As previously announced, hourly workers will be paid for the actual hours they work and receive overtime pay if they exceed 40 hours per week.
Confusion about compensation swirled after the district announced its plan to lengthen the elementary school day. Teachers who had already signed contracts for next year wanted to know how they would be paid for the additional work time.
About 2,000 people, including 325 teachers and staff members, signed a May 20 letter protesting schedule changes related to the intervention plan. It criticized the district for having teachers sign contracts before telling them about the new schedule.
“Especially after the incredible year we have just experienced, changes like this demonstrate a lack of value for our incredible teachers and will hurt teacher retention and morale,” states the letter.
Duckett said the district “has a longstanding and strong history of taking care of employees and taking care of pay.”
”We wouldn’t ask them to work the extended day without adequate compensation,” she told board members at the recent budget meeting.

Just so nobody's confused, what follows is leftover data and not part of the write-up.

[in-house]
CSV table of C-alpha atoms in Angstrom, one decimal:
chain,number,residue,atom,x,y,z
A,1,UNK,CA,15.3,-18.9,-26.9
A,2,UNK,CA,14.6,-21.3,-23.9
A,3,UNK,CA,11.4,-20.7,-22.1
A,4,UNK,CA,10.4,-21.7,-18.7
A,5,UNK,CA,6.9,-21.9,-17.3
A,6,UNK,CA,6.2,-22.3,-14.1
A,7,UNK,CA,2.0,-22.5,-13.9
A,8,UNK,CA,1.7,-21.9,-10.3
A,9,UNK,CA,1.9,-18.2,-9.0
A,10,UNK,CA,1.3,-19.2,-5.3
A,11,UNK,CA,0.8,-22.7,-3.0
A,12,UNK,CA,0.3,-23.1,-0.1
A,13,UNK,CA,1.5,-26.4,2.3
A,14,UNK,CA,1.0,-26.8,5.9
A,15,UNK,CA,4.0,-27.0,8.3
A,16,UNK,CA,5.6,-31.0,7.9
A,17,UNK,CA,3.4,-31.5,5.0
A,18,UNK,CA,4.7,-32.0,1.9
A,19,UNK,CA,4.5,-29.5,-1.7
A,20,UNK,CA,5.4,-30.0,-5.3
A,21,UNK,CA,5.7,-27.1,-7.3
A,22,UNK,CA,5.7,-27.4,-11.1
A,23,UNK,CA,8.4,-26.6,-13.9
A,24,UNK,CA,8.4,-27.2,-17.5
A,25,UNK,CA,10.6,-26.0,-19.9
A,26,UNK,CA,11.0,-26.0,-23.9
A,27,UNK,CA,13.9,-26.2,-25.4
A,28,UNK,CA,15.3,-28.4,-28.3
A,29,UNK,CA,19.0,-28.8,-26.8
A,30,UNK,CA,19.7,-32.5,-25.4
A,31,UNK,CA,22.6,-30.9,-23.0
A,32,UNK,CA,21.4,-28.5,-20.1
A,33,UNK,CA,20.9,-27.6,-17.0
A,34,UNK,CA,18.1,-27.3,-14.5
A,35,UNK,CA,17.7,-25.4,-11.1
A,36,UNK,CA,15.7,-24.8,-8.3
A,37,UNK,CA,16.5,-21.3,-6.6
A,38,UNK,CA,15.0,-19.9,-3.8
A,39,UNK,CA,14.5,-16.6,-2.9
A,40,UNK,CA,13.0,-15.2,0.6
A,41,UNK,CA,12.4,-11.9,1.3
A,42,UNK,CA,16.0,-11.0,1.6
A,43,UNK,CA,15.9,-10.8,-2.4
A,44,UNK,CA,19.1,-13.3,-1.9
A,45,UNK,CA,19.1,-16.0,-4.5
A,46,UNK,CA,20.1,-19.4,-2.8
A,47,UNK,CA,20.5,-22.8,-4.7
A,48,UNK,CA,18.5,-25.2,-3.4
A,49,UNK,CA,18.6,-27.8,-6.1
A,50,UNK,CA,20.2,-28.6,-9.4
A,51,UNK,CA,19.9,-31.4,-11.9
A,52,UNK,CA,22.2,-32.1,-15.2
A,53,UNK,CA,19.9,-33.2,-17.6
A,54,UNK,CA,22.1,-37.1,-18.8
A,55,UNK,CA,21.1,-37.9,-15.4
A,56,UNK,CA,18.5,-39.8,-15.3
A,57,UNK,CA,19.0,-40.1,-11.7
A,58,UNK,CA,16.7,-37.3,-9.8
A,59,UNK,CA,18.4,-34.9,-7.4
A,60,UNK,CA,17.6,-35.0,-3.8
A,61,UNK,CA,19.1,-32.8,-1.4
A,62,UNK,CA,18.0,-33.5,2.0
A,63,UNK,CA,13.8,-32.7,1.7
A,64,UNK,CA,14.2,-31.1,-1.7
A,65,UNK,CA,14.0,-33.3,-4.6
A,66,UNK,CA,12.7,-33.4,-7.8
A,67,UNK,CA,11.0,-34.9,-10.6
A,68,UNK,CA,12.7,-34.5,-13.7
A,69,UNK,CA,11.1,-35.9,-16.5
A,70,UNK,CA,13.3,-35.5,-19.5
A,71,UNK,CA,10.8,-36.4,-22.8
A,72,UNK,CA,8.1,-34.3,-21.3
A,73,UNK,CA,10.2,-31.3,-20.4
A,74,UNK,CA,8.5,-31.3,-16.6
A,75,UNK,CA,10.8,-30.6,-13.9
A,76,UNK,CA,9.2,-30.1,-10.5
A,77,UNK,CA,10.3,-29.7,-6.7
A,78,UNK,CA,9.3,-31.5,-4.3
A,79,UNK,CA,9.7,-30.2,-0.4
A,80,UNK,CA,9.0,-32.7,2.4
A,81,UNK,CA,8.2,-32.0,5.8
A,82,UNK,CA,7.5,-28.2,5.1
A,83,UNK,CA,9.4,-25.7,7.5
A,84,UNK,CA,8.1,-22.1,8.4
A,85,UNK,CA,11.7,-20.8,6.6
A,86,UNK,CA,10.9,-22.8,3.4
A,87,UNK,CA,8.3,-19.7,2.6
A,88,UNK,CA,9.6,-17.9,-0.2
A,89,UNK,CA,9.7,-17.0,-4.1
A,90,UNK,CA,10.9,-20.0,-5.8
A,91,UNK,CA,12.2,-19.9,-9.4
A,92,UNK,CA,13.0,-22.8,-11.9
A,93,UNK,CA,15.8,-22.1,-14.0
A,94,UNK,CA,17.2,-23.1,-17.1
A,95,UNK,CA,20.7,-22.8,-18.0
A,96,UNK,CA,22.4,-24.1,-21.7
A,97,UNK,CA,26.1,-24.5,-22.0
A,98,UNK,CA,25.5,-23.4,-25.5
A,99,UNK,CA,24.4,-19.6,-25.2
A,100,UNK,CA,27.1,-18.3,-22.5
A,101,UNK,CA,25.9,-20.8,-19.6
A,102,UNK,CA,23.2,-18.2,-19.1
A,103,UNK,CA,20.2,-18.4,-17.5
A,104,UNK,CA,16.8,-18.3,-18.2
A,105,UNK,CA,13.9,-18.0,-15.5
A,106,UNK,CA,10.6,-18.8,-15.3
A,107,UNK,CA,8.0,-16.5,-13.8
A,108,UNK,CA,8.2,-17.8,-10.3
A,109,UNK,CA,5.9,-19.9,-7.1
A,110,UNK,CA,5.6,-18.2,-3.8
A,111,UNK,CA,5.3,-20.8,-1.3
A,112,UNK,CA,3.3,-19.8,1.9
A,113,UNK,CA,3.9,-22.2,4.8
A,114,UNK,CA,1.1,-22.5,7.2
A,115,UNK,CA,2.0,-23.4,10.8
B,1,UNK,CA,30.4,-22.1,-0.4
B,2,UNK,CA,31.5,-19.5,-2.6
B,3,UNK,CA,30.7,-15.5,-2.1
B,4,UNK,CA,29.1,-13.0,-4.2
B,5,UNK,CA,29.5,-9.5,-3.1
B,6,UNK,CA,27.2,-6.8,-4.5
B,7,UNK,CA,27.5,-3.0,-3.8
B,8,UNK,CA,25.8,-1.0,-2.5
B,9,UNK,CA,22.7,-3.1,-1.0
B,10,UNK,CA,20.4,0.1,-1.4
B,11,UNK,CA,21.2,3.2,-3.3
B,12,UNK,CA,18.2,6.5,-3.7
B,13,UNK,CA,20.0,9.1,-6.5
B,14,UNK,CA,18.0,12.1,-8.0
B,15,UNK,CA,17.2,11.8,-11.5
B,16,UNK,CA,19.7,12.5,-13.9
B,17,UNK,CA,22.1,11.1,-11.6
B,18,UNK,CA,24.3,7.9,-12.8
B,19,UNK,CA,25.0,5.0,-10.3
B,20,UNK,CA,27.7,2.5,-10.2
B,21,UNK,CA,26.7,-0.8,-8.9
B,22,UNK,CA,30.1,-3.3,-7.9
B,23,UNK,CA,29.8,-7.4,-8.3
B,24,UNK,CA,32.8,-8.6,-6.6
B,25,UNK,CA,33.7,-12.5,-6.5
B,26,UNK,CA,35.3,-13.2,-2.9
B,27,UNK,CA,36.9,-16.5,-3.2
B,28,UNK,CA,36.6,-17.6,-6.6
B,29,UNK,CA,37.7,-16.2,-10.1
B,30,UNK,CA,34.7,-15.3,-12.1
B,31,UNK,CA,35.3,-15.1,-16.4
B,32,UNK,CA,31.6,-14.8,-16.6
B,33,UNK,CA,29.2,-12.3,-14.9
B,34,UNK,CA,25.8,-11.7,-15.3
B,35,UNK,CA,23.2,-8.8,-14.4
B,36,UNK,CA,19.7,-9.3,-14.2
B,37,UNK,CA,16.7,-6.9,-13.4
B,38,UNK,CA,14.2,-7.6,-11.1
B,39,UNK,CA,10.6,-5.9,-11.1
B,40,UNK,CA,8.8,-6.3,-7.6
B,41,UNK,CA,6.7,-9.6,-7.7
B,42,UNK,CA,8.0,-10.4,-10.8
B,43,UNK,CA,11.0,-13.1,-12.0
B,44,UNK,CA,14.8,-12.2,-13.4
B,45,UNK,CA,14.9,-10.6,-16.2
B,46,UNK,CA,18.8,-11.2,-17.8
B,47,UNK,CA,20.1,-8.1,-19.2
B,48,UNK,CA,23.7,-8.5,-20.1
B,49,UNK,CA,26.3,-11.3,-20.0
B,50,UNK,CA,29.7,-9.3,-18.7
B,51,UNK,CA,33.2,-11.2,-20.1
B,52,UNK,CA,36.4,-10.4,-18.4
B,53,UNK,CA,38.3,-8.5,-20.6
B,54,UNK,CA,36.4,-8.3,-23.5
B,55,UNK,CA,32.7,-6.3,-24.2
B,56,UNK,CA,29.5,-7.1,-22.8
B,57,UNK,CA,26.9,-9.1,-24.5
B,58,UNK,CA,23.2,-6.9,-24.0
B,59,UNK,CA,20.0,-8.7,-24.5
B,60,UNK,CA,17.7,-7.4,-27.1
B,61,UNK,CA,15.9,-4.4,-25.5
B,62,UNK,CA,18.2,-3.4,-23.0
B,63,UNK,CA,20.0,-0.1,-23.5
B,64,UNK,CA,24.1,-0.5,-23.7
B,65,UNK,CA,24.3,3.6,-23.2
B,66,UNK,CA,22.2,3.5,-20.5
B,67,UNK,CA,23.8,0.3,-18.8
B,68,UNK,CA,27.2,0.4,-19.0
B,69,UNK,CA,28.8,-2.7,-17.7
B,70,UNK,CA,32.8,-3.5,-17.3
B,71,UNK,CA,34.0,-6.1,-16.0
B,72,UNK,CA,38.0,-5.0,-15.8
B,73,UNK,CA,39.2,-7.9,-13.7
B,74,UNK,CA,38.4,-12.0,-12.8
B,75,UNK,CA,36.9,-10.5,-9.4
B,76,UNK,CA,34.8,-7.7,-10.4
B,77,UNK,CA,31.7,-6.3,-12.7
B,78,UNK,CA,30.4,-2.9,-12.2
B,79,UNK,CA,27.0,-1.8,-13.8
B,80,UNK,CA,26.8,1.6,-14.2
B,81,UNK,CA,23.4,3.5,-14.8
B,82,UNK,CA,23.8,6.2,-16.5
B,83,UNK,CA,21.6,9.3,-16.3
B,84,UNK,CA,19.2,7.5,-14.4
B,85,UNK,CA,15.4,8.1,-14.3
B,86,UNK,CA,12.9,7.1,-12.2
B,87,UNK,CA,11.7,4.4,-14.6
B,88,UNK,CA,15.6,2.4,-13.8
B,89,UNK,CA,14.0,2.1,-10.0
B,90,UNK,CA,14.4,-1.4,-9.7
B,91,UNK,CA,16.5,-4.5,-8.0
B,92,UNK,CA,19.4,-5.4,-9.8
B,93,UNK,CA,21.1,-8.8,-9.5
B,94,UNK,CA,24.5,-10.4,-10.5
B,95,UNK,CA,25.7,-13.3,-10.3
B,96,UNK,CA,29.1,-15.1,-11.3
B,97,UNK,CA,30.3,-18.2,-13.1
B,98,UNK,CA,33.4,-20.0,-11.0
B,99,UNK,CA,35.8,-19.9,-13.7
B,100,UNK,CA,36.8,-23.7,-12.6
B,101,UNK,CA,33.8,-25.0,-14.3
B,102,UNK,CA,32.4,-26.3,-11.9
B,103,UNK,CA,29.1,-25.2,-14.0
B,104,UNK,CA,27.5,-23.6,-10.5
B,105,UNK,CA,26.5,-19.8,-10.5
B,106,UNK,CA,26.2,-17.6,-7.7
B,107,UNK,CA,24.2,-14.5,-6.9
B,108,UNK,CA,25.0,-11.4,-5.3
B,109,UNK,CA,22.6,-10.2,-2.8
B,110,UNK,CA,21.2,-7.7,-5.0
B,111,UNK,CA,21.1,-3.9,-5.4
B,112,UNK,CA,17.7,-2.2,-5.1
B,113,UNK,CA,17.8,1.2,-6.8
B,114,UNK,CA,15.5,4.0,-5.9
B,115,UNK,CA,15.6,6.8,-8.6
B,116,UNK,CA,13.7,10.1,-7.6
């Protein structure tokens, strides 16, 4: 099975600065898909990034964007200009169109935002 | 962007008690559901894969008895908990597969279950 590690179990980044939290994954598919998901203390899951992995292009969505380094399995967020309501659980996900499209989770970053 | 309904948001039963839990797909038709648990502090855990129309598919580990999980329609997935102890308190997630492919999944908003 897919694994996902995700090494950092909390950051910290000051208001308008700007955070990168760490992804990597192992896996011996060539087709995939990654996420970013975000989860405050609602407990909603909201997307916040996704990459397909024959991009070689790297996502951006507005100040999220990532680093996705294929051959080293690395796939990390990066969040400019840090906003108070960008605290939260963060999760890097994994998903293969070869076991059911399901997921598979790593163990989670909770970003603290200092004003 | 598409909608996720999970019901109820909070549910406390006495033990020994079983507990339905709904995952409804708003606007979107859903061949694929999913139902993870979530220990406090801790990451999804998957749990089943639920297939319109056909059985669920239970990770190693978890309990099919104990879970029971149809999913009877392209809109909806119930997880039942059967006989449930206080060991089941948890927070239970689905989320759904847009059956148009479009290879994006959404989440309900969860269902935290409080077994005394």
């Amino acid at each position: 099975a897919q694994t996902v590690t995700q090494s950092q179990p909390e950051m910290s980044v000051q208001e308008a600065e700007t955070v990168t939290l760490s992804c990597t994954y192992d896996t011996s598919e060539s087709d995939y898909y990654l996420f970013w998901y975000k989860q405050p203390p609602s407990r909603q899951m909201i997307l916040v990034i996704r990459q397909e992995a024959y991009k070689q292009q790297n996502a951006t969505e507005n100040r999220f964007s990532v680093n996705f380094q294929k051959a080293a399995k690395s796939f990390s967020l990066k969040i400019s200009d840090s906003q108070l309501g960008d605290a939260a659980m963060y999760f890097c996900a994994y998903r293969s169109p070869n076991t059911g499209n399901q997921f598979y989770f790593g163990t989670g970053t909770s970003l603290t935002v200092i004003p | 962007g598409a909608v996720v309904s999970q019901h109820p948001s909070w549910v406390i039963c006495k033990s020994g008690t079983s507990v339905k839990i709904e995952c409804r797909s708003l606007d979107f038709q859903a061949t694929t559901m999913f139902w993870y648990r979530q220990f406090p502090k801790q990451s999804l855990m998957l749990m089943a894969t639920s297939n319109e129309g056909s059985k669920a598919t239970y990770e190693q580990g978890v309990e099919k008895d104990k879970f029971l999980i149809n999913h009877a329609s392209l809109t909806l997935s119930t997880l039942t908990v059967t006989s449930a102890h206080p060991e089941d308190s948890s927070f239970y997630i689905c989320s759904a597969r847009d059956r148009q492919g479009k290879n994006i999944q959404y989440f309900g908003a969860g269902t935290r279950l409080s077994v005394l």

The money to pay staff to work longer days will come from federal stimulus dollars, the district previously said.
The stipends are in addition to a $12 million teacher compensation package proposed for the budget year that begins July 1.
That plan, which the board is expected to approve next month, includes step raises based on years of experience as well as targeted increases for mid-career teachers and for those who work in special education and at high-poverty schools.
In April, the board approved a 2% raise for teachers and full-time employees.
The district is still working through how the longer elementary school day will impact school start times.
Superintendent Lisa Herring announced earlier this month that high schools would start 45 minutes earlier next year, at 7:45 a.m., because of transportation needs. Elementary schools would start at 8:30 a.m., instead of 8 a.m., but let out later in the afternoon.
After parents and students objected, Herring announced she would pause the start-time decision. The delay will give families a chance to fill out a survey to express their preference between two scheduling options.
Herring said she expects to give the board an update about the bell schedule on June 7.